Good thing I had my fingerprints done when I was still under 60. I passed then, but like several other readers, I examined my fingers anew and "ridges" are largely absent at 76.

A word about guns: Until my late 30s, I was rabidly anti-gun, period. Then I met my husband--a former police officer and an extremely responsible, safety-conscious, lifelong owner of firearms. He was raised in a rural atmosphere (back in the Depression-era years before WWII) where boys were routinely taught to hunt and to handle guns safely.

He is about as far from a supporter of the "guns and violence culture" as anyone could get! Yet, because we own firearms for self-protection (and he is still a topnotch target shooter at 83, although he stopped hunting or shooting at ANY living thing many years ago), we would probably be lumped in with the rest of the NRA crazies. That would be a mistake. Gun owners like us are not part of the problem. We hope that eventually some semblance of reason and common sense will prevail in the ongoing discussion (if it can be called that) about guns.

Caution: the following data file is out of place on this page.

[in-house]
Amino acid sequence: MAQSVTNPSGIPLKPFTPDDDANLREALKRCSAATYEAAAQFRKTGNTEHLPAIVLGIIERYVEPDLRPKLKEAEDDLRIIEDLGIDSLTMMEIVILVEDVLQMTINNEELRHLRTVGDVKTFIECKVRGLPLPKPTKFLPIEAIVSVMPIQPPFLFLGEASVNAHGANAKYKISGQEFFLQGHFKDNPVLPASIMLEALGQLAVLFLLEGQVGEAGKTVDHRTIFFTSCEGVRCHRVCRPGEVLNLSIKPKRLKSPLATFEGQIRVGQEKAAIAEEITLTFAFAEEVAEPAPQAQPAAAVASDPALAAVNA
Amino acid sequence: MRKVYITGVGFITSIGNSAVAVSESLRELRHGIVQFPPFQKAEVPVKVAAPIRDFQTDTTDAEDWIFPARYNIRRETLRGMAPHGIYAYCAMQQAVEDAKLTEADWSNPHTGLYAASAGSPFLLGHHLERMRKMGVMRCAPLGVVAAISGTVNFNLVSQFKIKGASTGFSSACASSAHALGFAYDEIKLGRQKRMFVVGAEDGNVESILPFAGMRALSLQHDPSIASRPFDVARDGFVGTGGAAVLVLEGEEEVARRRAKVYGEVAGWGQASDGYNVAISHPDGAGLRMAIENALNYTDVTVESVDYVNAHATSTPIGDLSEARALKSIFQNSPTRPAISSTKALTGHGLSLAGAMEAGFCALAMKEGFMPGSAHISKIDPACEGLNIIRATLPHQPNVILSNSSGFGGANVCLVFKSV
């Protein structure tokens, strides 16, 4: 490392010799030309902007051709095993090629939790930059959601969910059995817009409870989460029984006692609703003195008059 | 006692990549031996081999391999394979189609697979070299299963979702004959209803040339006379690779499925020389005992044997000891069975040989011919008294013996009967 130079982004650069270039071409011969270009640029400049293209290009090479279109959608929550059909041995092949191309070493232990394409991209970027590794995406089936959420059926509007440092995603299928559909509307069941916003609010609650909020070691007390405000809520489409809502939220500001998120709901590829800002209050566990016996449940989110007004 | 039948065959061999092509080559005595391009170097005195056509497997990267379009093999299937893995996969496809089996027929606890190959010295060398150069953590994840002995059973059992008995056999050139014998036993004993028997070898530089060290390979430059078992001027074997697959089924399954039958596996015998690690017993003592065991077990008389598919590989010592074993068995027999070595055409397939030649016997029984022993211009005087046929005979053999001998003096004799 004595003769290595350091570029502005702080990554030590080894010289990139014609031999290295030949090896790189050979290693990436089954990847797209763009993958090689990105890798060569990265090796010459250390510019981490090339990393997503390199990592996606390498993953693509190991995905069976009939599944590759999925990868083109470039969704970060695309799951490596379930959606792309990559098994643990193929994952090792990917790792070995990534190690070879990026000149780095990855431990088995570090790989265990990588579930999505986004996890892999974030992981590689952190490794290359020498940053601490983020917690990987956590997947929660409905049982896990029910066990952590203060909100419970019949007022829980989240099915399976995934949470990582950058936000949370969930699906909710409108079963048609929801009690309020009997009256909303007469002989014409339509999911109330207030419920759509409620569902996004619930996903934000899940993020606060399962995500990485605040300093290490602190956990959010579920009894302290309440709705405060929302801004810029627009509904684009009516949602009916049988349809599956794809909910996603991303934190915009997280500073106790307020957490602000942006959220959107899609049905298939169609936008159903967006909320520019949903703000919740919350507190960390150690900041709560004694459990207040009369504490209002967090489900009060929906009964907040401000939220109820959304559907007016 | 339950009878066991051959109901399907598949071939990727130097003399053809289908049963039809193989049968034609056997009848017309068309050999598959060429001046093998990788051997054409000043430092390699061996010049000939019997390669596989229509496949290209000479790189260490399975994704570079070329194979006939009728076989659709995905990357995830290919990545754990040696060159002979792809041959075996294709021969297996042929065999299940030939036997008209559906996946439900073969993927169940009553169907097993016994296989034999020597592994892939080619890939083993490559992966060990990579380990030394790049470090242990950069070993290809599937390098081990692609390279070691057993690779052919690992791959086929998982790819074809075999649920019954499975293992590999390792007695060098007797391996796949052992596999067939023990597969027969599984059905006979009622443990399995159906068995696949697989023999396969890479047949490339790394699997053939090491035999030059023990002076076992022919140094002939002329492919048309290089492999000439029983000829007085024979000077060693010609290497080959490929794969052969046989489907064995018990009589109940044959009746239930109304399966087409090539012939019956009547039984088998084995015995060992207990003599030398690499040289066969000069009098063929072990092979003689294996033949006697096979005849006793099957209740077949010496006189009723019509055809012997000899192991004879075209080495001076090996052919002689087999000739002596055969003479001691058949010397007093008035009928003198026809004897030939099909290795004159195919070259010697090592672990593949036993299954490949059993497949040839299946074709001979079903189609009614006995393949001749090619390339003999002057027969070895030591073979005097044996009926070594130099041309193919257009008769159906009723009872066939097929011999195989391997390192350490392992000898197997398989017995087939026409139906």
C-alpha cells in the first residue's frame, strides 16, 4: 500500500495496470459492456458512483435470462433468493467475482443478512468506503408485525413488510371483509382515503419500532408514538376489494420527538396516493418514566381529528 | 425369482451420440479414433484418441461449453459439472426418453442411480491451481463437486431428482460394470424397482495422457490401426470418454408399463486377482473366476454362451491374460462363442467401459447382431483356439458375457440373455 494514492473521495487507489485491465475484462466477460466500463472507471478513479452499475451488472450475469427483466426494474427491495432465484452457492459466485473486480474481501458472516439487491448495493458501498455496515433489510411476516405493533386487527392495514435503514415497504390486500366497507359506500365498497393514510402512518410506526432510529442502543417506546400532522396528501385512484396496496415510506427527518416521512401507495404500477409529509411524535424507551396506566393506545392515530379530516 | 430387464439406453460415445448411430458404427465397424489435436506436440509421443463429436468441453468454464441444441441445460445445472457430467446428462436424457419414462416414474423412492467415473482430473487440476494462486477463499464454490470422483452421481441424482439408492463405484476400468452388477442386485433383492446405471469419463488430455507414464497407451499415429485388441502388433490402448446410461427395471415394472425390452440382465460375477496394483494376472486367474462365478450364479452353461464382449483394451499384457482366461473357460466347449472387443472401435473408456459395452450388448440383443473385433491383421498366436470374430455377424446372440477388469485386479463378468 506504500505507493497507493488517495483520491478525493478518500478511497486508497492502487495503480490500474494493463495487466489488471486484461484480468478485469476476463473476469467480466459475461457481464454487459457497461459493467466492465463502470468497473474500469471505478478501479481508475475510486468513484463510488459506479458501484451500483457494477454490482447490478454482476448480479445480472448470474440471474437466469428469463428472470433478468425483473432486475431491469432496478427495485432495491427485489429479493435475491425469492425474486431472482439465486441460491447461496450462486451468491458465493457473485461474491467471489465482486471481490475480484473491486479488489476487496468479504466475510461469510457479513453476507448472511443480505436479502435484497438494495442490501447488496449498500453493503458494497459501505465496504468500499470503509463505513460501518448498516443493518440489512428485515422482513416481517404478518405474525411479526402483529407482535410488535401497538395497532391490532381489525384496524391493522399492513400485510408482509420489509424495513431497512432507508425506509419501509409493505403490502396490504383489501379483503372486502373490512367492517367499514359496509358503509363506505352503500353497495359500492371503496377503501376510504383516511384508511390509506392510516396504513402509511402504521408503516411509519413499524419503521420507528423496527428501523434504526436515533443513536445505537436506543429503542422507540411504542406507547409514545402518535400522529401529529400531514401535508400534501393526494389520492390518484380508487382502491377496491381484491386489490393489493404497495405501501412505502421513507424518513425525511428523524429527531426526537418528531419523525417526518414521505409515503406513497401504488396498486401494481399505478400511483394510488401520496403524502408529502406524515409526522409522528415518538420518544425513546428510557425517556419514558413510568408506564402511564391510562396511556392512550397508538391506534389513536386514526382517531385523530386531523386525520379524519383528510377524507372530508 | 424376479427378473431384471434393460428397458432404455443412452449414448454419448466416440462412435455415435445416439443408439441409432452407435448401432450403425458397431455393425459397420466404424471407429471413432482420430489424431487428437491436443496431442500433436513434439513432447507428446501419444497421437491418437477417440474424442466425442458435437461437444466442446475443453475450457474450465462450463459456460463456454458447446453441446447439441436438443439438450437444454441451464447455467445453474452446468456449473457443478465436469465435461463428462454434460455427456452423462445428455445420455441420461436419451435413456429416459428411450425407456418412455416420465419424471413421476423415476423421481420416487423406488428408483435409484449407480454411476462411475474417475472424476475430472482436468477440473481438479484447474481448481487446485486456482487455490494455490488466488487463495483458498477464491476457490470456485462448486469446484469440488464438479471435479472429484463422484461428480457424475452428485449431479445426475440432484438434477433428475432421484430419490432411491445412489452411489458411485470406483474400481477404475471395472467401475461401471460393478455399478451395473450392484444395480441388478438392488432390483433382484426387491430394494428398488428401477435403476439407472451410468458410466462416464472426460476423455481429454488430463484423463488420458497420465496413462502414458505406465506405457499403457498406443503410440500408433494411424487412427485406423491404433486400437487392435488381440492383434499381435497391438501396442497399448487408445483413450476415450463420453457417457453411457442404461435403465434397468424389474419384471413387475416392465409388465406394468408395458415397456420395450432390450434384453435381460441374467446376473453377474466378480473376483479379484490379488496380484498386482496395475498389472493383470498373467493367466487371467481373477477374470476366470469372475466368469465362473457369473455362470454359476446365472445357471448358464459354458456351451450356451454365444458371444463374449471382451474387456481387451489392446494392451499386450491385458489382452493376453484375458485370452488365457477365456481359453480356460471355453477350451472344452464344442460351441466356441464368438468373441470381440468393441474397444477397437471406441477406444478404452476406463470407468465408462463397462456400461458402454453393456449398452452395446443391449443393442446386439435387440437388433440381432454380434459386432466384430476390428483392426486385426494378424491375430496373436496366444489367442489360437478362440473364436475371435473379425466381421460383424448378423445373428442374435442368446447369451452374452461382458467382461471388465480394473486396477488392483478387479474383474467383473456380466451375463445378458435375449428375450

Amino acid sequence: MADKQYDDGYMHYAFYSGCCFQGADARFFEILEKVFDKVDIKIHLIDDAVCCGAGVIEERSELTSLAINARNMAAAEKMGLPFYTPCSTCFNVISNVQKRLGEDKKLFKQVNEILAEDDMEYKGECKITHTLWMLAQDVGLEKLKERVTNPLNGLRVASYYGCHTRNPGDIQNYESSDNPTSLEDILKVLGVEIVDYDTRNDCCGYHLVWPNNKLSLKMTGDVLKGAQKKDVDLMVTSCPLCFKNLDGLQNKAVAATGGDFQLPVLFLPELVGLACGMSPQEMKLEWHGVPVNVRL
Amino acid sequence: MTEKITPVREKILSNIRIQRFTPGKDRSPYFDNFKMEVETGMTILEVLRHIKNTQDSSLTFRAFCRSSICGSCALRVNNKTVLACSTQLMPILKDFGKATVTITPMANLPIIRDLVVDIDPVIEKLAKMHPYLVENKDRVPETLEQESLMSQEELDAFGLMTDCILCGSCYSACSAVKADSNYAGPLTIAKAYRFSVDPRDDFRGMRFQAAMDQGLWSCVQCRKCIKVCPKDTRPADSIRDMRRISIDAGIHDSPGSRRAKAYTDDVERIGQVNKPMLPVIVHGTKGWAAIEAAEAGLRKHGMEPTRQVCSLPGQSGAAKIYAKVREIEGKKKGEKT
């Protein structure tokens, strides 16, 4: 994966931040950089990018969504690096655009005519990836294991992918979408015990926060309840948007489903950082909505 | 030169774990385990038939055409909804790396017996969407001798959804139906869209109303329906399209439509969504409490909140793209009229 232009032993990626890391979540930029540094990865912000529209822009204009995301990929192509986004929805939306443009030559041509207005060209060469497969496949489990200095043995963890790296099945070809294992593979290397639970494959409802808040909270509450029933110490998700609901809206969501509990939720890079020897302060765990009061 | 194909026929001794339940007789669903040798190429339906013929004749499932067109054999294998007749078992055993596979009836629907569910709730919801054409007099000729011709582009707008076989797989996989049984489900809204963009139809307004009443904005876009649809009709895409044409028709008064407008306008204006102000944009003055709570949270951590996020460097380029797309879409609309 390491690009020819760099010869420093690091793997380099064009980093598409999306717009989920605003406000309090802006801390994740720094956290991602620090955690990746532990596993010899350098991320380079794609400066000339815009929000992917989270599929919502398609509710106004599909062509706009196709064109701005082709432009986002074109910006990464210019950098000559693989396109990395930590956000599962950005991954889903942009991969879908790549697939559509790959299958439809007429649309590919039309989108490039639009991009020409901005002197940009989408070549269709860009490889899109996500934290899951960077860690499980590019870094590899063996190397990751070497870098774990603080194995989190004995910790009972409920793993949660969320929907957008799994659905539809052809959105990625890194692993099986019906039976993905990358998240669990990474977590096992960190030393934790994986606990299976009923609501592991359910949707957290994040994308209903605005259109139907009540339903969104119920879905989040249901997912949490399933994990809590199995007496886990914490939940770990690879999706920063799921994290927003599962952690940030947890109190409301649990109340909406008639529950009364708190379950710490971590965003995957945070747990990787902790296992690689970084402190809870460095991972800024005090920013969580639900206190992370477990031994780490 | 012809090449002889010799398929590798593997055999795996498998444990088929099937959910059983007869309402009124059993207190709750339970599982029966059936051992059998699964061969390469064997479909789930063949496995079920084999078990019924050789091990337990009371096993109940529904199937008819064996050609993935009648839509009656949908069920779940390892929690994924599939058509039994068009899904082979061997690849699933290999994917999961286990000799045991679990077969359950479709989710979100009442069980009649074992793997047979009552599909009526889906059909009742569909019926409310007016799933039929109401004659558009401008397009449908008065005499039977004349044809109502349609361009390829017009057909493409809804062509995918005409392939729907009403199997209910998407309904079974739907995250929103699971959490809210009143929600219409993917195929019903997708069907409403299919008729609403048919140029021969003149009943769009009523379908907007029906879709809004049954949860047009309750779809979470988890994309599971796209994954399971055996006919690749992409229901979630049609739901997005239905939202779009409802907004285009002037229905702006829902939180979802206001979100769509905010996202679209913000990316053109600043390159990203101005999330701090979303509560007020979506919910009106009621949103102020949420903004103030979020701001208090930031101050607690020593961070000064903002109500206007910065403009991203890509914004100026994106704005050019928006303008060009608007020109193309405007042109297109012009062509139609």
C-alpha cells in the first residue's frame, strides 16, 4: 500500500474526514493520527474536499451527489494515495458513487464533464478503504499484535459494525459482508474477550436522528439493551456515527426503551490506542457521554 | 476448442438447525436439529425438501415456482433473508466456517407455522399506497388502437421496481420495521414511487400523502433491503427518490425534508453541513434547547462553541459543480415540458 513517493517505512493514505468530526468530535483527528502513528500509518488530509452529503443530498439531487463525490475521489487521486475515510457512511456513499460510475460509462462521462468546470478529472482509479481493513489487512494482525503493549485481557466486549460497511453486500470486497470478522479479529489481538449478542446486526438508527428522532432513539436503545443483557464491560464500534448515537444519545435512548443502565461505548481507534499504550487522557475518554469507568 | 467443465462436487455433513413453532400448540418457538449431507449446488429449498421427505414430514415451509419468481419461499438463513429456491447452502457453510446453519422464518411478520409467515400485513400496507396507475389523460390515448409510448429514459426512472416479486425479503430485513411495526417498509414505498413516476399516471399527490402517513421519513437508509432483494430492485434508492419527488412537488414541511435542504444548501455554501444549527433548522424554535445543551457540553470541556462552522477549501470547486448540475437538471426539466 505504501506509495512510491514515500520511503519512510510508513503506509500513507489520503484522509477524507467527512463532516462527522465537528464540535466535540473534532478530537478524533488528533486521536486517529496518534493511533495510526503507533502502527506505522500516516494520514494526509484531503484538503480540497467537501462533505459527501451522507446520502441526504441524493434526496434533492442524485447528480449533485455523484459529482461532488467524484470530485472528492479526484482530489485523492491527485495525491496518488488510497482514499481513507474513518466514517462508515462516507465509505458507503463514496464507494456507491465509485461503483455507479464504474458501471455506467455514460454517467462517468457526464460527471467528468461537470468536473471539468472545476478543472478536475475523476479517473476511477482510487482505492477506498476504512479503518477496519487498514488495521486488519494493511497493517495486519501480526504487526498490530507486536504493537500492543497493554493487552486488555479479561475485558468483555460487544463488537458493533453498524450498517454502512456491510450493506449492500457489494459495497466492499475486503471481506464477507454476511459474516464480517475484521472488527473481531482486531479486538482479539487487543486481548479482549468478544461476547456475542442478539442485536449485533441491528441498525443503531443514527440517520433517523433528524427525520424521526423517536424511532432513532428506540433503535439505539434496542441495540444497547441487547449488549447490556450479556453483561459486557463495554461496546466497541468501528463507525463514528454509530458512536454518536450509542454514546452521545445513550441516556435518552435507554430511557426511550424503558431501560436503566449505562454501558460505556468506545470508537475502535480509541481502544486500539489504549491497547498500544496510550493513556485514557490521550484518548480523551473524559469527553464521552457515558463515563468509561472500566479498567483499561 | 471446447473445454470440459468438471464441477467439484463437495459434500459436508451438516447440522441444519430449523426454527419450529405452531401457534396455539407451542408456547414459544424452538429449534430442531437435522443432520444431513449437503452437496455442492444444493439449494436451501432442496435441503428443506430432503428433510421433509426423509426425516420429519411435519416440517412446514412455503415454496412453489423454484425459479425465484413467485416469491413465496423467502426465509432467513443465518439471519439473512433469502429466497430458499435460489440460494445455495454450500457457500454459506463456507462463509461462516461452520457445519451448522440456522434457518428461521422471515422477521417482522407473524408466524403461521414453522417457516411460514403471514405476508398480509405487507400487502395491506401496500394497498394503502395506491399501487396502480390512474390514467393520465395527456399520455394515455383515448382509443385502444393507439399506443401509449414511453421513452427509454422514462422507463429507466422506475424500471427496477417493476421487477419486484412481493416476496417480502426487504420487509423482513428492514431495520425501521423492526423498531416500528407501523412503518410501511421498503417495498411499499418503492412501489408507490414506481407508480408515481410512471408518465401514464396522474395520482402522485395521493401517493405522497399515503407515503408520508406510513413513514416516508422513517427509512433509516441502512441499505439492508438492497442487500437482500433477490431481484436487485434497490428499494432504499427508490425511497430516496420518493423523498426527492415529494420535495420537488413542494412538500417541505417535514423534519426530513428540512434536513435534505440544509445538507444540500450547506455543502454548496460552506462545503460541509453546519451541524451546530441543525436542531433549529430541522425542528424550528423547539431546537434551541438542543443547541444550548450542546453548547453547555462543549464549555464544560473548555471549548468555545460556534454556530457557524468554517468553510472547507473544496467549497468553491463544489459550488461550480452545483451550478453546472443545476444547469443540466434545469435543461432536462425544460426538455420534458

This seems like a big advantage for elder criminals. They wont leave fingerprints behind. File under: something to do when you’re bored in retirement

The only time I've had my fingerprints taken was when I entered the U.S.A. last year to visit my family and Ronni. This was electronic as well – we had to lean against the detector and presumably they were registered. I guess that somewhere in Washington ... (oh hang on, I'm channelling Arlo Guthrie).

I have to stick my finger into a scanner to get into the gym I belong to. It only reads sporadically -- I worked construction when young and have long known my fingerprints were wearing away.